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updated 5/3/2011 6:18:34 PM ET 2011-05-03T22:18:34

The Pakistani IT worker who unknowingly live-Tweeted the military operation that killed Osama bin Laden has now become the victim of a cybercriminal attack.

Sohaib Athar rose up the Internet ranks after he posted a series of tweets late Sunday night (May 1) of a helicopter attack on a compound near his home in Abbottabad, Pakistan. The attack, it turned out, was the one that killed Osama bin Laden.

Athar becomes trusted source

In the days since President Barack Obama announced bin Laden's death, Athar's Twitter feed, @ReallyVirtual has blown up, and become a go-to source for several major news outlets looking to figure out details of the incident as they happened.

Now, the security firm Websense reports that Reallyvirtual.com, Athar's website, has been hacked.

The attackers infected Athar's website with the Blackhole exploit kit, a malicious Russian-developed malware program that targets vulnerabilities in Java and Adobe programs. (Blackhole was used in an attack against the United States Postal Service last month.)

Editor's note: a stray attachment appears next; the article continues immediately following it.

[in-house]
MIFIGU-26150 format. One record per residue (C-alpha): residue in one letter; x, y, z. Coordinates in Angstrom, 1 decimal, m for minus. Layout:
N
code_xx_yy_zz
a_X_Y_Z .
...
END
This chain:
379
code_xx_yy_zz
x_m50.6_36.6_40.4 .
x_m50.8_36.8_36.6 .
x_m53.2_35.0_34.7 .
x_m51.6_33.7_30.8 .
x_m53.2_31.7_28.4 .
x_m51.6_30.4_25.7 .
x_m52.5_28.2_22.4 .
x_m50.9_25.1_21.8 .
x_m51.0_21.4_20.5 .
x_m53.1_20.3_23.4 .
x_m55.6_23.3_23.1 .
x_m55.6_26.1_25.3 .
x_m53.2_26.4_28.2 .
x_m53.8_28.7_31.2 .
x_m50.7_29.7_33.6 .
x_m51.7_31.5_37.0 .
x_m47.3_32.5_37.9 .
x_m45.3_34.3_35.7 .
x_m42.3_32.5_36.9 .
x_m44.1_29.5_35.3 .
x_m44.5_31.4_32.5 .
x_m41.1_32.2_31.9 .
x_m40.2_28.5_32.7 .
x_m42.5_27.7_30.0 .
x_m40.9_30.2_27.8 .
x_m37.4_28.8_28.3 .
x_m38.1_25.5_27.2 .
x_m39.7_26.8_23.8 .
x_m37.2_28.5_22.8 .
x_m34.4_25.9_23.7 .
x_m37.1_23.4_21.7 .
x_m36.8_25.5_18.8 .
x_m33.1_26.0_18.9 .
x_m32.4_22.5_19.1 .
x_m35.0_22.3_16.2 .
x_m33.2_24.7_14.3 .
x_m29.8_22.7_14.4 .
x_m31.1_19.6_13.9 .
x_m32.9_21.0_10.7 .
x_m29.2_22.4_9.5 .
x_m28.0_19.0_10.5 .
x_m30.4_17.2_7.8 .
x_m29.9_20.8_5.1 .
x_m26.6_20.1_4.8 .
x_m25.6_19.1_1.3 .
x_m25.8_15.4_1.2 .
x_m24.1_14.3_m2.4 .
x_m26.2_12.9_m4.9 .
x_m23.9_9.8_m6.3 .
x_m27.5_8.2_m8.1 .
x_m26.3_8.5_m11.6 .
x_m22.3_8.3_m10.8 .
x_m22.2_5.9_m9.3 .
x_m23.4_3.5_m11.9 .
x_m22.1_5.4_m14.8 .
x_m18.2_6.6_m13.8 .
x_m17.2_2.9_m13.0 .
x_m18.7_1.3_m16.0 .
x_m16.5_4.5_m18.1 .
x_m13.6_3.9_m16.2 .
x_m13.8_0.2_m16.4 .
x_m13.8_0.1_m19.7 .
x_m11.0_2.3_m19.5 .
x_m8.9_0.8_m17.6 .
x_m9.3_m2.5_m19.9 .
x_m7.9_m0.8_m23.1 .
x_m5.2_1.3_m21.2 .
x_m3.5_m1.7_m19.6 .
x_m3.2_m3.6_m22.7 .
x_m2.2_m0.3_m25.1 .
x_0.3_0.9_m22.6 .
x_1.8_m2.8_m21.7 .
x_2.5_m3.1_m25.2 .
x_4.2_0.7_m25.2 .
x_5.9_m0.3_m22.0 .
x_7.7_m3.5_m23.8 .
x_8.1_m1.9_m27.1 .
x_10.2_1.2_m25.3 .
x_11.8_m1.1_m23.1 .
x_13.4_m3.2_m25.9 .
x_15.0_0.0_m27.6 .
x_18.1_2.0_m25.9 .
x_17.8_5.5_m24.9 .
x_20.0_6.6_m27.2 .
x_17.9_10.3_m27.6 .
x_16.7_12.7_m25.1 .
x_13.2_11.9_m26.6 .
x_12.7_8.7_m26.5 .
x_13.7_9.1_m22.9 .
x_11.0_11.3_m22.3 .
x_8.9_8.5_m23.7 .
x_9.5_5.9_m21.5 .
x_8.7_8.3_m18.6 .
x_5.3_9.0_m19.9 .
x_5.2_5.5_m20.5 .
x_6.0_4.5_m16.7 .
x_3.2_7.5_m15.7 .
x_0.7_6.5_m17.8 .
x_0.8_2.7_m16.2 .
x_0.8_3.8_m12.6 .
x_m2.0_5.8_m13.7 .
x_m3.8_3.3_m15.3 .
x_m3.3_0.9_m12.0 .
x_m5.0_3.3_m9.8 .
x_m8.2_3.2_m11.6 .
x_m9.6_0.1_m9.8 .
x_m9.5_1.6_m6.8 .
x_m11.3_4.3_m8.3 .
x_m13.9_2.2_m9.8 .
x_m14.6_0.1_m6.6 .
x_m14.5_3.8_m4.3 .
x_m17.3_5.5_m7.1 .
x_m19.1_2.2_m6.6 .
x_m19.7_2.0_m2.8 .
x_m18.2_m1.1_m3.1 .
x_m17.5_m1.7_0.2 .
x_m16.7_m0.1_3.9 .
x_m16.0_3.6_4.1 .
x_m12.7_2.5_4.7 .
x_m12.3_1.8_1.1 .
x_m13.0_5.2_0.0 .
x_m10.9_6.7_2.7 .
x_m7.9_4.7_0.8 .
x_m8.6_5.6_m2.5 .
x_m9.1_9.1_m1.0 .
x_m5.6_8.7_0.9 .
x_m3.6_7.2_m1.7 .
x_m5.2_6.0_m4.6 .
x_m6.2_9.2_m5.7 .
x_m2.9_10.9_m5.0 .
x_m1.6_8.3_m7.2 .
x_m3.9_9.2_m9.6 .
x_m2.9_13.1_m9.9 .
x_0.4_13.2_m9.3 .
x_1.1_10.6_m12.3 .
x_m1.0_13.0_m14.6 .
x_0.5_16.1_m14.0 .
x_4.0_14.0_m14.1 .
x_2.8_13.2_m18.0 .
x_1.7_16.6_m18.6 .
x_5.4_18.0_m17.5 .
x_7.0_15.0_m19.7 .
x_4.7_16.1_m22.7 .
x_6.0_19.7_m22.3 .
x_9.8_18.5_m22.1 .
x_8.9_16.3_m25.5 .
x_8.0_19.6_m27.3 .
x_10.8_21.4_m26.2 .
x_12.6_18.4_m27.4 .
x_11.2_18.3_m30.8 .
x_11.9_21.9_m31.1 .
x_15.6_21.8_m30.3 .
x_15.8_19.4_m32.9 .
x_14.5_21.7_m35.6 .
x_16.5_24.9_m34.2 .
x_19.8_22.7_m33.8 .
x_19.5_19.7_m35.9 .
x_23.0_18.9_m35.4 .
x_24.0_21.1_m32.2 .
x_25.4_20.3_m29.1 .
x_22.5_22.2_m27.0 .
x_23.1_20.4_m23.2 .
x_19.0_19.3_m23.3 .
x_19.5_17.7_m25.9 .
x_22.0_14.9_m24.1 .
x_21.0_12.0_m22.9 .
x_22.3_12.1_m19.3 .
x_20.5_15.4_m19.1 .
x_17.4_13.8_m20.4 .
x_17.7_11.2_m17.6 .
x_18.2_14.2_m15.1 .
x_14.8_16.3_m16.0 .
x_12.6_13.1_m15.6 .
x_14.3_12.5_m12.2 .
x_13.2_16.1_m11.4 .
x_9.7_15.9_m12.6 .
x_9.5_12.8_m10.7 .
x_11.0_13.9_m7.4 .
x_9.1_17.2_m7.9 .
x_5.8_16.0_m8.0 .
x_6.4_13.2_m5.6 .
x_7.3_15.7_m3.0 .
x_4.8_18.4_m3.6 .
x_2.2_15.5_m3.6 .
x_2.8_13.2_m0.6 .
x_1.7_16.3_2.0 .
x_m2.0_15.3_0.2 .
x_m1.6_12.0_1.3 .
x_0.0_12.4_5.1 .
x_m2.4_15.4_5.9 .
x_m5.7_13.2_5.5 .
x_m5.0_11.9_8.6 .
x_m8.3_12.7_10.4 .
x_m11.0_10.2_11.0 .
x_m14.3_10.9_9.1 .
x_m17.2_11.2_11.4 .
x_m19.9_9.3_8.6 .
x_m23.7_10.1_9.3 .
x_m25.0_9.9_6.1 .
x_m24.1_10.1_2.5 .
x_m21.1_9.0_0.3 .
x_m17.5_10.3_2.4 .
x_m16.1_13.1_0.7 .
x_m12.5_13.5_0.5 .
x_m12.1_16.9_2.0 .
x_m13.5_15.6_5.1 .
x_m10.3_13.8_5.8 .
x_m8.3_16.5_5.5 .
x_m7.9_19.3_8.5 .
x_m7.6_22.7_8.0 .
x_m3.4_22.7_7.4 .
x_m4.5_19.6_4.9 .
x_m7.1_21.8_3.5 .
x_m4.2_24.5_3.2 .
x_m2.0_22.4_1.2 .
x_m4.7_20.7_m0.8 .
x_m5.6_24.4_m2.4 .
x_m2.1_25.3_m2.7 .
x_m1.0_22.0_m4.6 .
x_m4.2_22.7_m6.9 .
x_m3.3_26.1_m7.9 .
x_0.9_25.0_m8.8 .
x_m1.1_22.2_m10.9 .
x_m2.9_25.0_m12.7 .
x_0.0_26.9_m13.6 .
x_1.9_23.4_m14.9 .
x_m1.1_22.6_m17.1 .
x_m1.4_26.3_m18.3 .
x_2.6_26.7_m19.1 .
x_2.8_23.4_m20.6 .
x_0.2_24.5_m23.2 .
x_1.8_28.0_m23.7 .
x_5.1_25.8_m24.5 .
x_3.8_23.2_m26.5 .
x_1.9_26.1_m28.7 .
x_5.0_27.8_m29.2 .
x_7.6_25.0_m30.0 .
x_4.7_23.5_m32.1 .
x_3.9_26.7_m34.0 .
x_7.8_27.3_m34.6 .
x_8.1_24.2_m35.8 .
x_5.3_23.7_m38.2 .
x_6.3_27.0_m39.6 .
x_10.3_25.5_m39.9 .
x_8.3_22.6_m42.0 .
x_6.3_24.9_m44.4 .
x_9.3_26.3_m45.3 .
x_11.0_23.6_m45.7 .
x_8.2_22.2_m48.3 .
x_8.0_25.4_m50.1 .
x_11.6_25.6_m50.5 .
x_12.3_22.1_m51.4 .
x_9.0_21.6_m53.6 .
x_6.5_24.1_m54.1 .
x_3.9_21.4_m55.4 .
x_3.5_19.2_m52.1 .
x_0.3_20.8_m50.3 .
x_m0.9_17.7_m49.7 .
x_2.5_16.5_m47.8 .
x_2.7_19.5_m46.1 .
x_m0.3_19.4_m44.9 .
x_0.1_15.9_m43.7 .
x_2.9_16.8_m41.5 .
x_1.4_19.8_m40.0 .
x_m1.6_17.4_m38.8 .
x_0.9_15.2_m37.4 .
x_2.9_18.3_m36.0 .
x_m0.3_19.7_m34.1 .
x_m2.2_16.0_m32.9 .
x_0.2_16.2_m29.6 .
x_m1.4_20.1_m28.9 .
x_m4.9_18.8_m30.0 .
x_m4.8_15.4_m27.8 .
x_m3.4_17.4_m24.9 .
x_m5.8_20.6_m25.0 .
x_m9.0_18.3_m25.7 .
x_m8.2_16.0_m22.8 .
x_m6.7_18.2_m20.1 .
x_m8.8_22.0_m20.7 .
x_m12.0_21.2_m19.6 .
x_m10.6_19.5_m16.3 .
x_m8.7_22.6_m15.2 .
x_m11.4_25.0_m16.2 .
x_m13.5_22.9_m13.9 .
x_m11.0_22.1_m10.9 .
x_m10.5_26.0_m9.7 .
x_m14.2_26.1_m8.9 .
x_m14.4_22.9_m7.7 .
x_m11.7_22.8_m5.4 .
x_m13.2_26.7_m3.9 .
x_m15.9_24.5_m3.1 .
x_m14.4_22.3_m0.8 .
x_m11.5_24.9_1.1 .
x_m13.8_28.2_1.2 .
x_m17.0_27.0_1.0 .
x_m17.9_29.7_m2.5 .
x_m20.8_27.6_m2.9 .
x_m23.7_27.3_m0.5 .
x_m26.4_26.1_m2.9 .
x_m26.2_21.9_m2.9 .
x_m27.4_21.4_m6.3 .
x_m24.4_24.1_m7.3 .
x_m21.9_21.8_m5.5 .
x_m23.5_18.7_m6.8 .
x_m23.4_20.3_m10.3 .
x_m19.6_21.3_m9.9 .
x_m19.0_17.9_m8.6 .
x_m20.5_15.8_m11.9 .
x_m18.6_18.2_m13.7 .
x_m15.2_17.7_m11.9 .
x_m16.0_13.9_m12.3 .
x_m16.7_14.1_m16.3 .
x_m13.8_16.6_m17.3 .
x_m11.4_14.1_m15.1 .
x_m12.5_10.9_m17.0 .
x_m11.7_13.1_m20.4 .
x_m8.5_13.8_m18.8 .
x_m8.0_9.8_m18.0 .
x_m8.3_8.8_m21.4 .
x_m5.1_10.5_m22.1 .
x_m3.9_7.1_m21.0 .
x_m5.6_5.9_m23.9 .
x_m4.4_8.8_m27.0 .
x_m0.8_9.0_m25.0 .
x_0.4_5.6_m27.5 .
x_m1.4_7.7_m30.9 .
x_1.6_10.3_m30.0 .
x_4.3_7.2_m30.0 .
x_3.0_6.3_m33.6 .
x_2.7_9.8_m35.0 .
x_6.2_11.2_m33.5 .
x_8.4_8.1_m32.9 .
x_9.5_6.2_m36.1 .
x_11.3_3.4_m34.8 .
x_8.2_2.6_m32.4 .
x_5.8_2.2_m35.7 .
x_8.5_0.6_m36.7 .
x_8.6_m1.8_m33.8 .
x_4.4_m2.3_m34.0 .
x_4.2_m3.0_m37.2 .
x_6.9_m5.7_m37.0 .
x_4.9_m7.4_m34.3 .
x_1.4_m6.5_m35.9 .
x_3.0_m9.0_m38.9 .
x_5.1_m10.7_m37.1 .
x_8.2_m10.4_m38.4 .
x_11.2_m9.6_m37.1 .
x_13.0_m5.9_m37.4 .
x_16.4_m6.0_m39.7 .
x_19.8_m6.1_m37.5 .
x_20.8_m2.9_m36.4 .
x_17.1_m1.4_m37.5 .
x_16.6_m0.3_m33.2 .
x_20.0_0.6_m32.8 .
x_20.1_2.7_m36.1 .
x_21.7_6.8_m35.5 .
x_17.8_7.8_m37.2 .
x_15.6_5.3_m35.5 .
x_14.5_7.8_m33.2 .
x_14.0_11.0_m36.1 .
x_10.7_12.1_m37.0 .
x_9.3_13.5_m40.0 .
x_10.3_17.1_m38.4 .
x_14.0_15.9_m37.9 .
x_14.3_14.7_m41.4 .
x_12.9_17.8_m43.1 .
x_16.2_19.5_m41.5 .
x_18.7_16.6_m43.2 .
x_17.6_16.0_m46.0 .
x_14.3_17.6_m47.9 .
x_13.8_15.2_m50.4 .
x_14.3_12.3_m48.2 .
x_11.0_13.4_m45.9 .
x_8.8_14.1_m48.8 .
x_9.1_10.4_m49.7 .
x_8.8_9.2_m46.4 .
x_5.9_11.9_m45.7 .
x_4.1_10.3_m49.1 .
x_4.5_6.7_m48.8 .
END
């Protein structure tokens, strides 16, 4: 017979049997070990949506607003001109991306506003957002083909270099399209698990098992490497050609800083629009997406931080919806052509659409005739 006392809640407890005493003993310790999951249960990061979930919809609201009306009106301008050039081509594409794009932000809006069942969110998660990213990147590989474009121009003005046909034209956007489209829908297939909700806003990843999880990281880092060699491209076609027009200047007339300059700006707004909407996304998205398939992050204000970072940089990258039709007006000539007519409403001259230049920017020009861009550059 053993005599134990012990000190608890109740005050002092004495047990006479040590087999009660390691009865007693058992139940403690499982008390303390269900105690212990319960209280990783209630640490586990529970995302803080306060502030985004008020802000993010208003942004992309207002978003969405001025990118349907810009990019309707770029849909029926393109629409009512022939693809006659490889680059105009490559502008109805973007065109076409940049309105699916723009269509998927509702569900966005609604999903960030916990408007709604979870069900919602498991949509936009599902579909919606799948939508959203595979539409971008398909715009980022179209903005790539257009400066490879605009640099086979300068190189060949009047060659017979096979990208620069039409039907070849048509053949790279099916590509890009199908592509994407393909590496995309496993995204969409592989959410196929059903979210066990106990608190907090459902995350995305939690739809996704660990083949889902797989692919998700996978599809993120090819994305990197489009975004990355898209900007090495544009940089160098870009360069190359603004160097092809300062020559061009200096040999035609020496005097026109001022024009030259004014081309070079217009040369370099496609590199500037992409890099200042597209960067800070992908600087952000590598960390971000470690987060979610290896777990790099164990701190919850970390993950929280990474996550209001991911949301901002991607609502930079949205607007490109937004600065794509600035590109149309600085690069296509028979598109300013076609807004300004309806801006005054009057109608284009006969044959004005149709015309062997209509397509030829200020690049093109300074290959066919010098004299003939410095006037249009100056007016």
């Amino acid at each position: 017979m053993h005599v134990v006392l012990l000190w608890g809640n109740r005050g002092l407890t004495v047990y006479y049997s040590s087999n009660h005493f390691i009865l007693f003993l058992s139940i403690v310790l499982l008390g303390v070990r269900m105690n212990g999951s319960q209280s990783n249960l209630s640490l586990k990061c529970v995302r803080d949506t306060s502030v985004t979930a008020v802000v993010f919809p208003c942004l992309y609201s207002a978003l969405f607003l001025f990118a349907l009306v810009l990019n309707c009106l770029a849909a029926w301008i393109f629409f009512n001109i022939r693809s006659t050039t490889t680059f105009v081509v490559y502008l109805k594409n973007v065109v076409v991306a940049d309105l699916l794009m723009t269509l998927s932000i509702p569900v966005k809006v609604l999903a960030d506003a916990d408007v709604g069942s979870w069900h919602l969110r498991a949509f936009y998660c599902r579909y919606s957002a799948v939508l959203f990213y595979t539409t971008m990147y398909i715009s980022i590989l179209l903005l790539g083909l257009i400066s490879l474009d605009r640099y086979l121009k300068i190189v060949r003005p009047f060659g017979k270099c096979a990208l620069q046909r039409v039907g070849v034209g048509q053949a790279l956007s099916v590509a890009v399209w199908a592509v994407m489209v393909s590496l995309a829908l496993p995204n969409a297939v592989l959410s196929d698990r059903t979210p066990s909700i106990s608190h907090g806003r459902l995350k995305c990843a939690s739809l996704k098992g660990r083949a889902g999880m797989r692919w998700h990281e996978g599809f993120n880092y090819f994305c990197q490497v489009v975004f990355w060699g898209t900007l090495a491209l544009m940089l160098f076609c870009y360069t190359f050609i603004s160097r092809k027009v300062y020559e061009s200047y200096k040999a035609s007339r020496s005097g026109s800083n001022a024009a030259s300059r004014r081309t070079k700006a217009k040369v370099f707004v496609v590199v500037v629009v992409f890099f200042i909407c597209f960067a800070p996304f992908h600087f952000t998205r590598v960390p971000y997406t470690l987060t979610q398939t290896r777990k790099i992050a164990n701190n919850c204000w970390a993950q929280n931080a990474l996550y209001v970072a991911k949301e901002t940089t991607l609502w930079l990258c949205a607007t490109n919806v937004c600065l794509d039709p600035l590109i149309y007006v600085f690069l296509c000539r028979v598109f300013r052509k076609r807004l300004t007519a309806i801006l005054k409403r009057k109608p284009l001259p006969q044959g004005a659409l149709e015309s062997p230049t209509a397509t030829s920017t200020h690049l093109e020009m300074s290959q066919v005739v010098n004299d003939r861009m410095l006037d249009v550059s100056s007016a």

The source turns scary

Although his Twitter feed, @ReallyVirtual, remains healthy and intact, the hack has already caused problems on a major scale. Several news stories, including ones filed by CNN and the New York Times, reference -- and even include links to -- Athar's now-popular Twitter page.

The danger lies in the fact that Athar's website -- the one now compromised -- is included as a hyperlink on his Twitter page.

The clever approach of the hack, Websense wrote, puts people trying to follow "one of the most highly visible stories in the world" a mere "two clicks" away from a dangerous and harmful website.

These hacks are routine

This kind of cybercriminal hijacking is no surprise. Any time there's a news story of global interest, online criminals are looking for a unique way to prey on the massive Web traffic related to it.

This morning (May 3), the security firm F-Secure found a file called Fotos_Osama_Bin_Laden.zip attached to an email spam message. The malicious attachment will not show you pictures of bin Laden, but downloading it will infect your computer with a Trojan that can steal your bank account credentials.

To stay safe while searching the Web for information about bin Laden's death, never open unsolicited emails or suspicious attachments, and stay away from links -- especially ones spread through Facebook and Twitter -- that claim to have pictures or video footage related to the incident.

© 2012 SecurityNewsDaily. All rights reserved

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